The Mental Game: How Andrew Steel Became Australia’s 3×3 “Poster Child”

David Biwer knew the problem.

The Nunawading Spectres coach had to find a way to grow Andrew Steel’s confidence and self-belief.

Identifying an issue, and discovering a solution, are two completely different things, though.

Biwer always had faith in Steel’s basketball talent, but needed to get the 28-year-old to breakthrough the mental barrier stopping him from reaching the next level.

In a perfect storm of timing and situation, the integration of 3×3 basketball into Australia also acted as a career changer for Steel, as Biwer pushed him towards the new format.

“Ever since I started coaching him, I knew from a mental standpoint he took a backseat a lot of the times,” Biwer said of Steel.

“It’s always been a real mental game more so than a challenge for him talent wise. He has got all the skills and all the assets of it; it’s just been the self-belief that is the real challenge for him.

“In 3×3 you’re kind of forced to take ownership of what you’re doing out there, there’s not a lot of role-playing that goes on in 3×3.

“For him and for me, it’s a real asset for him to build his mental game to become an outstanding, an aggressive basketball player in both 3×3 and five-on-five.”

However, even Biwer couldn’t imagine how rapid Steel’s rise in 3×3 has been, as he now ranks as Australia’s number one men’s player in the format.

There is no one pinpoint moment where Biwer knew Steel would reach that ranking. Instead, it was the result of Steel’s versatile skillset fitting the requirements of the 3×3 game.

Unlike five-on-five basketball, you can’t rely on one particular asset to be successful in 3×3. The fastened format commands you to be adequate across all aspects of the game, an environment Biwer thinks Steel has thrived in.

It makes Steel a living representation of how 3×3 can open new pathways for people pursuing a career in basketball, if they’re struggling to separate themselves in the traditional game.

“He is an exact poster child because he is great at five-on-five, but he is outstanding at 3×3,” Biwer said.

“I definitely think there’s an element of a five-on-five game in the 3×3 and vice versa, but I think you can find a niche.

“In five-on-five you can play a role, you can be a great defender, you can be a great shooter, you can give the ball to Bryce Cotton and be a spot-up shooter and find the spot. In 3×3, you can’t.

“You have to be a really well rounded strong player. If you have a deficiency, it usually gets exposed.

“Everything is right there (for Steel), he is a strong guy with a good work ethic. That’s what attracted me to start with, I thought he might be ok at this.

“Then I guess the cream on the cake was it started building him, I saw it immediately. His self-confidence out on the basketball court was really starting to be where it should, it started being equal to his playing ability.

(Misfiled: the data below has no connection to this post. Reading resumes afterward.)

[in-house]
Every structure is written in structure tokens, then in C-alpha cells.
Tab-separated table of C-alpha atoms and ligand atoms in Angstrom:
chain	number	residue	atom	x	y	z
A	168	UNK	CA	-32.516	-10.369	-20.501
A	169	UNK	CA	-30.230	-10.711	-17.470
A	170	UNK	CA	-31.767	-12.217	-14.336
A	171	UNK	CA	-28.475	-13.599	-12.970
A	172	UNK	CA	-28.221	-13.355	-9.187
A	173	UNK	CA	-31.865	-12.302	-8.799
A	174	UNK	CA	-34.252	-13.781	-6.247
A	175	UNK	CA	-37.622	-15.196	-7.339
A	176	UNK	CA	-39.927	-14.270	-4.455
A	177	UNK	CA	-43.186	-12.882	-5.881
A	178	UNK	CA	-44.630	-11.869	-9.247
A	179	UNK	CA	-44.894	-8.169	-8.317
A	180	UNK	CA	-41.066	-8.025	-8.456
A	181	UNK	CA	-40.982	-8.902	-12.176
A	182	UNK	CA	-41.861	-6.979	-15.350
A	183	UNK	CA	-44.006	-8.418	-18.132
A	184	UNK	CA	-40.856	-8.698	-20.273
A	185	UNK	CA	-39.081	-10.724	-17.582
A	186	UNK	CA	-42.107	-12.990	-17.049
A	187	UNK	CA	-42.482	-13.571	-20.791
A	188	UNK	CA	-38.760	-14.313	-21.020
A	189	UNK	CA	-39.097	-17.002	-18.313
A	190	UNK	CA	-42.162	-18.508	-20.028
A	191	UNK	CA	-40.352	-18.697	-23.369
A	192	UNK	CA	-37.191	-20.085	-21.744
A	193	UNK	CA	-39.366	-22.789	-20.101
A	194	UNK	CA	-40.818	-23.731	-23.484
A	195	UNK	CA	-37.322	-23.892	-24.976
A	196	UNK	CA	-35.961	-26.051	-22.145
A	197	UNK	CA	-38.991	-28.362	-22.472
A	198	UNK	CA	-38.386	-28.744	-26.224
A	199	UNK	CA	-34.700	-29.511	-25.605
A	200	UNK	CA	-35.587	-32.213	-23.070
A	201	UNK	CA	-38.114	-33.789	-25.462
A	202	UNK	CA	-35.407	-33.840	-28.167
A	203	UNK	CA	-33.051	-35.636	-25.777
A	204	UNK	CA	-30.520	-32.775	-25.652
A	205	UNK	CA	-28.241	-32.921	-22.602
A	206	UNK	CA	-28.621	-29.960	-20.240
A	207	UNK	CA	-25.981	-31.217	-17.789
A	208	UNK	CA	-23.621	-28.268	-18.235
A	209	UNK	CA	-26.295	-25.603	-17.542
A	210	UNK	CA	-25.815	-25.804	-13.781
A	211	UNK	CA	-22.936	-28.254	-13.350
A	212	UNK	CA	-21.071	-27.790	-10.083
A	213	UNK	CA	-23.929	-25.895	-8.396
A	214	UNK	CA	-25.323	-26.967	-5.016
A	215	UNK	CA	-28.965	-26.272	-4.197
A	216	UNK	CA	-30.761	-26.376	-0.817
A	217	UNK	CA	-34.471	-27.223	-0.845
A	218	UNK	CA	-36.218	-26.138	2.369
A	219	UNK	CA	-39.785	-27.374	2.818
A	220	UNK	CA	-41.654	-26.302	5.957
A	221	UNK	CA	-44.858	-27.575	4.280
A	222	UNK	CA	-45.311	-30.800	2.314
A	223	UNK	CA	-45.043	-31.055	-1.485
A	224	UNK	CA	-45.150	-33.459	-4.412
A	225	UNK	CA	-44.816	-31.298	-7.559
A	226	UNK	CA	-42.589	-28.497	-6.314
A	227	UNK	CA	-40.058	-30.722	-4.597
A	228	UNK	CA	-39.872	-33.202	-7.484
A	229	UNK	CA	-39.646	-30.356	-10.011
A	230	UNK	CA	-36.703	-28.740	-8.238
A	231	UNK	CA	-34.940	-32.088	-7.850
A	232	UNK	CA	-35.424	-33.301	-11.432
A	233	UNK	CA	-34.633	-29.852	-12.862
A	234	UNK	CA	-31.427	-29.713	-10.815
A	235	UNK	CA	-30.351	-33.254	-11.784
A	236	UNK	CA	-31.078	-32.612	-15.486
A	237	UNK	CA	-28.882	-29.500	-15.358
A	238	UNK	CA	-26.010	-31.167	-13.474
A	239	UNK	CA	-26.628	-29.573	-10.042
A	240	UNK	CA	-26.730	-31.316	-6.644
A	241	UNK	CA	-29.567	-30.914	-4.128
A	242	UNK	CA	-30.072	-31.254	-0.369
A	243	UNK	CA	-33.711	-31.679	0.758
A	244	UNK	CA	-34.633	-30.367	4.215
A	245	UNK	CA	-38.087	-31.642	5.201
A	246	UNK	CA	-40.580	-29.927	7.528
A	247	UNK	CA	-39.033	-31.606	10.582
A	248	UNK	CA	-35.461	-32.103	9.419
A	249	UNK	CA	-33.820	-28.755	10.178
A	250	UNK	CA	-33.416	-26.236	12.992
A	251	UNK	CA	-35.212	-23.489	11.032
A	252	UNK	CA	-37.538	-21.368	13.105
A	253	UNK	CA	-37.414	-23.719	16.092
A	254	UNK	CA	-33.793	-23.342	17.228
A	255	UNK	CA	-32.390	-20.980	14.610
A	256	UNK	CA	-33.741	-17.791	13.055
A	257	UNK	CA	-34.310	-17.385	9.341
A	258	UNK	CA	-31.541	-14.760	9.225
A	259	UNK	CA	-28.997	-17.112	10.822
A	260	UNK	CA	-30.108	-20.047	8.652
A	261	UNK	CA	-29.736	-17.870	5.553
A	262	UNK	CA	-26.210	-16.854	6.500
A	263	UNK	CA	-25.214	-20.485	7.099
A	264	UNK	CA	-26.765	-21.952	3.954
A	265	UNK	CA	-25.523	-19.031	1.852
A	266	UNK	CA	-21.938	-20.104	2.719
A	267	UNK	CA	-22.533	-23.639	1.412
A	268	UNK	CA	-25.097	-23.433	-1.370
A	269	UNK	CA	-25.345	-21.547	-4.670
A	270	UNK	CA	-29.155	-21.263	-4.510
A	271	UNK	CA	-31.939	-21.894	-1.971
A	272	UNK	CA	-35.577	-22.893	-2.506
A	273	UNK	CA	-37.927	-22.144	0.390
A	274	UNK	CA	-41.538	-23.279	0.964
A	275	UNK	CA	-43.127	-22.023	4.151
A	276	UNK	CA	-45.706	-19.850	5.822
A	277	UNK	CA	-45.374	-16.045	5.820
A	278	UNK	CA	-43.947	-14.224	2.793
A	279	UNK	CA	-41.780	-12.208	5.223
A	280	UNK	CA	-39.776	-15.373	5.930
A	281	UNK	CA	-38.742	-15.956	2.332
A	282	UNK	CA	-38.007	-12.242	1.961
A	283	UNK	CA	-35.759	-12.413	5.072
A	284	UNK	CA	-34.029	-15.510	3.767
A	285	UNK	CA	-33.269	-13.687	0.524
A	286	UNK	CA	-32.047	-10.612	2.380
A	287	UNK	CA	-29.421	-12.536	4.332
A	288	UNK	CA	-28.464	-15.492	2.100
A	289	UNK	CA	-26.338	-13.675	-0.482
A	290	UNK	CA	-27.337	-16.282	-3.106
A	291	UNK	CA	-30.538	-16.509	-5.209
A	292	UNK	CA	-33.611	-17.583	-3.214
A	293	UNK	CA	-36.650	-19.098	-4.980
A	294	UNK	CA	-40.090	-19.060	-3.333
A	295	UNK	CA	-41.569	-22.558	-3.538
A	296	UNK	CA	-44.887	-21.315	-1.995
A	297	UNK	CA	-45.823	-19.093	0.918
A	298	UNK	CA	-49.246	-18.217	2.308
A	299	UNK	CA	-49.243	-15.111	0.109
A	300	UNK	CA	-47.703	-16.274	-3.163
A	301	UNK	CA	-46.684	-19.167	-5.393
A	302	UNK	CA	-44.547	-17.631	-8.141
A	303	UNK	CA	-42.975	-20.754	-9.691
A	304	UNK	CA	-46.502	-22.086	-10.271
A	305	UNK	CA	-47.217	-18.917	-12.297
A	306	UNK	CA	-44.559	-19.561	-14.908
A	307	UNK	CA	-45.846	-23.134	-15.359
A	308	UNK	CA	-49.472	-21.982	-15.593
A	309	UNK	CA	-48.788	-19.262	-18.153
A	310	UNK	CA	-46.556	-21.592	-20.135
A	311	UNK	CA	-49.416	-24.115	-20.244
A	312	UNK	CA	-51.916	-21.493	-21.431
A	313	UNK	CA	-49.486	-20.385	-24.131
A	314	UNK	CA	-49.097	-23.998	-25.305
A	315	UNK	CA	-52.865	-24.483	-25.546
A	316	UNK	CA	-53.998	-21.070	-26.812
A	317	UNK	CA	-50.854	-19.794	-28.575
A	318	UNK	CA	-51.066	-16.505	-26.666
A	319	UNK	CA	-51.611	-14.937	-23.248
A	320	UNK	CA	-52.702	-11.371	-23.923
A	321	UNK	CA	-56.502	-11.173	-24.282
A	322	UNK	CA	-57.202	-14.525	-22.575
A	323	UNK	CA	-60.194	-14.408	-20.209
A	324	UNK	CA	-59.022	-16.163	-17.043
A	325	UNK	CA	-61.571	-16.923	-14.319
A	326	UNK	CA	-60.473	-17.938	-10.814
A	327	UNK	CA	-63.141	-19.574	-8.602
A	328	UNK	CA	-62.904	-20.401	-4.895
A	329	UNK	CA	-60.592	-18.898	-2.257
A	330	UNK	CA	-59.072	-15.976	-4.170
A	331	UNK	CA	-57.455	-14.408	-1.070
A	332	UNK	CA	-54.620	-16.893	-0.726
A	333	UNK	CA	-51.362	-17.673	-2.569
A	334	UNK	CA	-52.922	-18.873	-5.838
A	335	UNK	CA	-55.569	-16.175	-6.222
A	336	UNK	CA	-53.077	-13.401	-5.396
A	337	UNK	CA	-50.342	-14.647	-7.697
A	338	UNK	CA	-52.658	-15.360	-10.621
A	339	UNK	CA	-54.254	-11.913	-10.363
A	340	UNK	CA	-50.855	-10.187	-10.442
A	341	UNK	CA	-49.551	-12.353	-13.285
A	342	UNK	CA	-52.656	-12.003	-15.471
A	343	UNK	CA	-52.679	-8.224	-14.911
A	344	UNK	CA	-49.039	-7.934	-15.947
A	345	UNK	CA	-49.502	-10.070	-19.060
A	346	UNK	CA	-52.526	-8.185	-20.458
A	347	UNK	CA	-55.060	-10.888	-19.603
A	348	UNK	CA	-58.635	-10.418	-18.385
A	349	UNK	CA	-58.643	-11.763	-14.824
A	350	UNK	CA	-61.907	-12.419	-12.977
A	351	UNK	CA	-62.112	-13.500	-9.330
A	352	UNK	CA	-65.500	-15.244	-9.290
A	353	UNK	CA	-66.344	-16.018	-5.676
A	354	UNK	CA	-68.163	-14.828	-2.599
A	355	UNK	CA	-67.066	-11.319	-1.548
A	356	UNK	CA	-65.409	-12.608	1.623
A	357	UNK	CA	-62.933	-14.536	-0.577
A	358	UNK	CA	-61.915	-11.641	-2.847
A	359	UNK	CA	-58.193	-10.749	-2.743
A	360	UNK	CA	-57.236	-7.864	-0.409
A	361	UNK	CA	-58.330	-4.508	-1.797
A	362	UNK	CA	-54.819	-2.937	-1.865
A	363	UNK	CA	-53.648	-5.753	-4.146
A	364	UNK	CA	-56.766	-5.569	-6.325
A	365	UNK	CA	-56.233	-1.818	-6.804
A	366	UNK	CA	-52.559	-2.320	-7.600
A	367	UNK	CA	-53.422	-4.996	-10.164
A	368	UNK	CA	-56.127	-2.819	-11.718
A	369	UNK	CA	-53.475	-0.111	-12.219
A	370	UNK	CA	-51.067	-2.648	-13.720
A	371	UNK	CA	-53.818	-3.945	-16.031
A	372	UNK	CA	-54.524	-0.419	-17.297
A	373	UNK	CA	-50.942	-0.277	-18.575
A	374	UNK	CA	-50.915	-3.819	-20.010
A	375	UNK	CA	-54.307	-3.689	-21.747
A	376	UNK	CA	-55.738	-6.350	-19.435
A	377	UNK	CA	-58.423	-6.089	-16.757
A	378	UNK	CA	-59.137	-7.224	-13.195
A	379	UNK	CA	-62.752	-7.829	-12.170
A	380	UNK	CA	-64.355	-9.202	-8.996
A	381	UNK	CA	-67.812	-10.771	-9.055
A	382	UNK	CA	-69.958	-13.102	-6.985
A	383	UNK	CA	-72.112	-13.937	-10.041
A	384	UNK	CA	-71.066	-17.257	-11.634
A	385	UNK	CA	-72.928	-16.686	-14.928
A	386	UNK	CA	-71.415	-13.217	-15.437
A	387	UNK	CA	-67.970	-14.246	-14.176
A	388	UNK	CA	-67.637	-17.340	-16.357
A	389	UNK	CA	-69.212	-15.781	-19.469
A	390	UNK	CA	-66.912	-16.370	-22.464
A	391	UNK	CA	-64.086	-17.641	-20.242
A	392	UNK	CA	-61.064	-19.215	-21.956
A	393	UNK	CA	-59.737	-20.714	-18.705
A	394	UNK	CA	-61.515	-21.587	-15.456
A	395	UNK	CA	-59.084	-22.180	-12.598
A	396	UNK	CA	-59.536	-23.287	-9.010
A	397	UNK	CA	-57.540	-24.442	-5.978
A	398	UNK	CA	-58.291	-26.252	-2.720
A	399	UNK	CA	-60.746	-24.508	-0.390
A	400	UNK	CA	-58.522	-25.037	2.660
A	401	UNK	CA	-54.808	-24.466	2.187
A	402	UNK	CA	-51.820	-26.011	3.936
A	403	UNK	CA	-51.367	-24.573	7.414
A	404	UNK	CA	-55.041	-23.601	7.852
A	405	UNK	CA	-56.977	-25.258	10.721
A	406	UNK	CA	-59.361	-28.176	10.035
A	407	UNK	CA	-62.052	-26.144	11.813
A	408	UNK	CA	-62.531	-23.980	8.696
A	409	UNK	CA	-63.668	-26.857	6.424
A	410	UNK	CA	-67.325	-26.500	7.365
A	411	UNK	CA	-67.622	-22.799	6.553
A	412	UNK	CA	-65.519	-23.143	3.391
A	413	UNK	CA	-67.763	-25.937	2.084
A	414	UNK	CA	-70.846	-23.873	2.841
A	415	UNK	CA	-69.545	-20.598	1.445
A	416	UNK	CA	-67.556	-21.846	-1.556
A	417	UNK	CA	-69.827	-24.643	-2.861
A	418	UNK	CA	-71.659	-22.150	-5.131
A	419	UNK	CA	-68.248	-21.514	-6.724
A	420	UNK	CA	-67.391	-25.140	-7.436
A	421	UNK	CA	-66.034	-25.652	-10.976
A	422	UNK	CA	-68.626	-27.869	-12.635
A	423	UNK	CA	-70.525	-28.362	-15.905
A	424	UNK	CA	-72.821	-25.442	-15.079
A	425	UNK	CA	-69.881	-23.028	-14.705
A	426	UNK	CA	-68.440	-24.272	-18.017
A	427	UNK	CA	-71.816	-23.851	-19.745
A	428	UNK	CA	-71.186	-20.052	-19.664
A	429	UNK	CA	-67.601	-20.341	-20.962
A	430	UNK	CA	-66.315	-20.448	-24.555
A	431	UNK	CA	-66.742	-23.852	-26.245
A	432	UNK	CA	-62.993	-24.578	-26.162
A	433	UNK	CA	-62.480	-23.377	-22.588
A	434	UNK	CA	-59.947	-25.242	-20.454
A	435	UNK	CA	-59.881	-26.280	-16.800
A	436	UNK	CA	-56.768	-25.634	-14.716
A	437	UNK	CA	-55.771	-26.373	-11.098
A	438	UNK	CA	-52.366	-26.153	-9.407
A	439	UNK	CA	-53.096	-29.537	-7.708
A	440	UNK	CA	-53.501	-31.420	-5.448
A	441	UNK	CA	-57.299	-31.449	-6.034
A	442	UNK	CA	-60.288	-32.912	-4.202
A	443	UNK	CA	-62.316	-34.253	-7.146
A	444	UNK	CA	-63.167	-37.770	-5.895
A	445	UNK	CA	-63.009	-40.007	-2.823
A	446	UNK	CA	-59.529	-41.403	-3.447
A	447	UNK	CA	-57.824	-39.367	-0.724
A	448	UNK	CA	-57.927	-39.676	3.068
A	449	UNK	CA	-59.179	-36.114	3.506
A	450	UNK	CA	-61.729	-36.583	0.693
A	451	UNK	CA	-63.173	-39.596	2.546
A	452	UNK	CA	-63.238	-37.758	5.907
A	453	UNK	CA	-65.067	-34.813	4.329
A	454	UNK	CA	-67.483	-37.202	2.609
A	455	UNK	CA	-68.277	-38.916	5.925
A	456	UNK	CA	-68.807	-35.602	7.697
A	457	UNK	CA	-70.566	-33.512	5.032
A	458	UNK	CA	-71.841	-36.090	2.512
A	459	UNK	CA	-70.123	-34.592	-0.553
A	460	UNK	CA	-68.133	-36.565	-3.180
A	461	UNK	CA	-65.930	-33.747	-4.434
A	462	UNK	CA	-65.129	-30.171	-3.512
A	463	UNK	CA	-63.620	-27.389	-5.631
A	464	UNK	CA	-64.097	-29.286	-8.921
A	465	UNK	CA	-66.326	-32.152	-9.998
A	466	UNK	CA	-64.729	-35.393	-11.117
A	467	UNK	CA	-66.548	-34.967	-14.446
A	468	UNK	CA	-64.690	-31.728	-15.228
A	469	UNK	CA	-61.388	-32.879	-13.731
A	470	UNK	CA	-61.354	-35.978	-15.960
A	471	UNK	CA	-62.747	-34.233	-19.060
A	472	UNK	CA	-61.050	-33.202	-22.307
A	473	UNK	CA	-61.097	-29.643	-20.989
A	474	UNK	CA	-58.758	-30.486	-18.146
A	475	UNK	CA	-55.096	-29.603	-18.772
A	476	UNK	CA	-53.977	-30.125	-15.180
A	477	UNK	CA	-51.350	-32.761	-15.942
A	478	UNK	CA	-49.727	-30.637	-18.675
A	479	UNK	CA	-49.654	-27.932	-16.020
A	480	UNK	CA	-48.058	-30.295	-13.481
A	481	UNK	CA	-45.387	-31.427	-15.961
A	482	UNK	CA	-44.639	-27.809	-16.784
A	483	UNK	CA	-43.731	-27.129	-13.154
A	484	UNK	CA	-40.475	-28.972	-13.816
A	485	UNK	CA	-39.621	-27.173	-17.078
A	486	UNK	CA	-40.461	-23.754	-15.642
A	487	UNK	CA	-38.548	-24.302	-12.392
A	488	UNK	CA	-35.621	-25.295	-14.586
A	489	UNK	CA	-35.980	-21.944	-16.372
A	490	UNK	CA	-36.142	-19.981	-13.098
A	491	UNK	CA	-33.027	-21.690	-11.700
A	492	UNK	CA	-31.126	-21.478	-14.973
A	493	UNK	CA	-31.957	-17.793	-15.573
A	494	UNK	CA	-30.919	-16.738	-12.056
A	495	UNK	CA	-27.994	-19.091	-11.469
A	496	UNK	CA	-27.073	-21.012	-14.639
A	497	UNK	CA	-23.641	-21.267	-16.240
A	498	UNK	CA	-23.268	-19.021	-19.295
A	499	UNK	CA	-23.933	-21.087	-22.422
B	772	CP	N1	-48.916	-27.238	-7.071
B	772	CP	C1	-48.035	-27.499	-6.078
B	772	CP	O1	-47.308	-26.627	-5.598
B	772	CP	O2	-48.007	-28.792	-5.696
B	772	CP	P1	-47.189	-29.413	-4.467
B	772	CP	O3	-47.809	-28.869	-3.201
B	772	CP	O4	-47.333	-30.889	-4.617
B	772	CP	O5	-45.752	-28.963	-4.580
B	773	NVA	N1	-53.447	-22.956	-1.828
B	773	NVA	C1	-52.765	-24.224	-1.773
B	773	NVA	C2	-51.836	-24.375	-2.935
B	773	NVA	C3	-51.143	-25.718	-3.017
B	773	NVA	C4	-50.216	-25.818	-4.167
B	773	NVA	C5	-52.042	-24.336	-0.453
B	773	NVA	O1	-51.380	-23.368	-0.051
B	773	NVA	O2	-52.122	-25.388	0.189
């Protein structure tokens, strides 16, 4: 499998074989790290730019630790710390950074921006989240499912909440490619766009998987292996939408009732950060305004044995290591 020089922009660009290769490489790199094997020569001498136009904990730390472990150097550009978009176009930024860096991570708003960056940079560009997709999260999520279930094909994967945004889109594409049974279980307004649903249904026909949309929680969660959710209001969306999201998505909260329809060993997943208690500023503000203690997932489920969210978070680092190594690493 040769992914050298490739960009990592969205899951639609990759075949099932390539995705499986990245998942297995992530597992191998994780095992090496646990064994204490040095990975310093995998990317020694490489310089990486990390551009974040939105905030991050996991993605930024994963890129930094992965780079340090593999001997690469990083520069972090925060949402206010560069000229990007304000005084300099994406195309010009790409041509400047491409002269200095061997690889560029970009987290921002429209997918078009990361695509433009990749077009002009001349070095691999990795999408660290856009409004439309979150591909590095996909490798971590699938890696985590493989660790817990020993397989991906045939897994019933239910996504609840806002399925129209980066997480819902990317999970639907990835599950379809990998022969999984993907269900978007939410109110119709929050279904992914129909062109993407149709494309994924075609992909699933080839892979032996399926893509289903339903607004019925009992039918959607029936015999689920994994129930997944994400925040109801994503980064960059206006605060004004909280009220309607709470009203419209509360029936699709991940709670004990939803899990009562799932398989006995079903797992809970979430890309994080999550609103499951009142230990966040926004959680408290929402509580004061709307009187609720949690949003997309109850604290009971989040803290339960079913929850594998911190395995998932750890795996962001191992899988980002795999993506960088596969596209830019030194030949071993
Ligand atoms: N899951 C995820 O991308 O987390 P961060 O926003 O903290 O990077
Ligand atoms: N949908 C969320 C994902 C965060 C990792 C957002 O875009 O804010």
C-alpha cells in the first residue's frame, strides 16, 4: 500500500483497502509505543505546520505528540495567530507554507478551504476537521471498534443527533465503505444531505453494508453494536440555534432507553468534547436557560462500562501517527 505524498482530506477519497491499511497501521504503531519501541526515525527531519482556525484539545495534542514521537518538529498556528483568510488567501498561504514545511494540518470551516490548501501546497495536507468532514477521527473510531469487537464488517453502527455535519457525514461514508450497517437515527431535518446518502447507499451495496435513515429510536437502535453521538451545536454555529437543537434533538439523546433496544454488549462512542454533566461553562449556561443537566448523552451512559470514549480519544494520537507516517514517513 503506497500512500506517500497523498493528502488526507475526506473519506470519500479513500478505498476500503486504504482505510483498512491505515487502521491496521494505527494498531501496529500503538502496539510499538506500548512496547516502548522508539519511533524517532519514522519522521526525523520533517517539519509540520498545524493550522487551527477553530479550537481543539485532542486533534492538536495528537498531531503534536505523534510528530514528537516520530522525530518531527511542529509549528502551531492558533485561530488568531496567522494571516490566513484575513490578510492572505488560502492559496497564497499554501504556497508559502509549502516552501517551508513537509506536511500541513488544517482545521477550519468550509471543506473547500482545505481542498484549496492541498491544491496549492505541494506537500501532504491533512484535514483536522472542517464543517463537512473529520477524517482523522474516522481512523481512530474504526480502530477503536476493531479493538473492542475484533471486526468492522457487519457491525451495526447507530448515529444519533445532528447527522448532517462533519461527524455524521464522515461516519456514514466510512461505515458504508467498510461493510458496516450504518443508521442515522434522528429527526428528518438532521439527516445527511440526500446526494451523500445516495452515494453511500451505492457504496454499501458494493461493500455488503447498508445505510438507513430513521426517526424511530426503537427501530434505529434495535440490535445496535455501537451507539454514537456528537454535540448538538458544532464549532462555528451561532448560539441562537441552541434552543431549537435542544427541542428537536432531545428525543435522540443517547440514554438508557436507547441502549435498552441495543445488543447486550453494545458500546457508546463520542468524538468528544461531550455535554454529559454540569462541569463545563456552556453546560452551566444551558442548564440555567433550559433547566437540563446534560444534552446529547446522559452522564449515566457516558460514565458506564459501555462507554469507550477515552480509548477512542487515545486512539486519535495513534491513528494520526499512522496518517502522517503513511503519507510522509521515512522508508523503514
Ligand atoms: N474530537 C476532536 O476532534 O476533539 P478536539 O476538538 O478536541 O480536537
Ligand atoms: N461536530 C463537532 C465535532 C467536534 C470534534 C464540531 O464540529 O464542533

“He definitely plays with more swag now than probably years ago.”

MELBOURNE, AUSTRALIA – MAY 06: Andrew Steel of Spectres iAthletic (C) drives at the basket during the NBL 3×3 Pro Hustle 2 event held at Docklands Studios on May 6, 2018 in Melbourne, Australia. (Photo by Graham Denholm/Getty Images)

“He is an exact poster child because he is great at five-on-five, but he is outstanding at 3×3”

When asked to describe the differences between five-on-five and 3×3 from a player’s perspective, Steel was quick to echo Biwer’s thoughts.

“You got to be able to do everything,” Steel said.

“With five-on-five you can specialise a bit more, have guys who just do this one thing but 3×3, you got to be able to shoot, you got to be able to drive, you got to be able to defend.

“It benefits someone like myself who is a bit taller but can still shoot. Having those attributes is really beneficial.”

Steel, who says he didn’t know much about 3×3 when he was thrown into the format and relied on YouTube highlights to grow his knowledge base, is now set to lead Biwer’s Spectres iAthletic team at this year’s NBL 3×3 Pro Hustle Tour.

After the 3×3 Pro Hustle tour, Steel has his sights set on defending Australia’s gold medal at this year’s FIBA 3×3 Asia Cup, before the main event item, the Tokyo 2020 Olympics, rolls around.

Australia still has to qualify to play Olympic 3×3 basketball in Tokyo, but Steel says the possibility of representing his nation at the Olympics – something that was unlikely to happen unless he found 3×3 – is the driving factor in everything he does.

“It’s always in the back of the mind,” Steel said.

“Whenever you’re getting up for an early morning training session and stuff like that, sometimes you need that extra reminder to say what am I doing this for, why am I pushing myself. That little bit extra gets you through and makes you work that little bit harder.

“That is the ultimate goal out of all of this to go and represent the country and represent Australia in the Olympics.

“There is a fair bit of work to do before Australia qualifies to get there but we are just building step by step and the 3x3Hustle will be a good step along that path.”

You can watch Steel in action at this year’s NBL 3×3 Pro Hustle tour – for tickets and more information, visit

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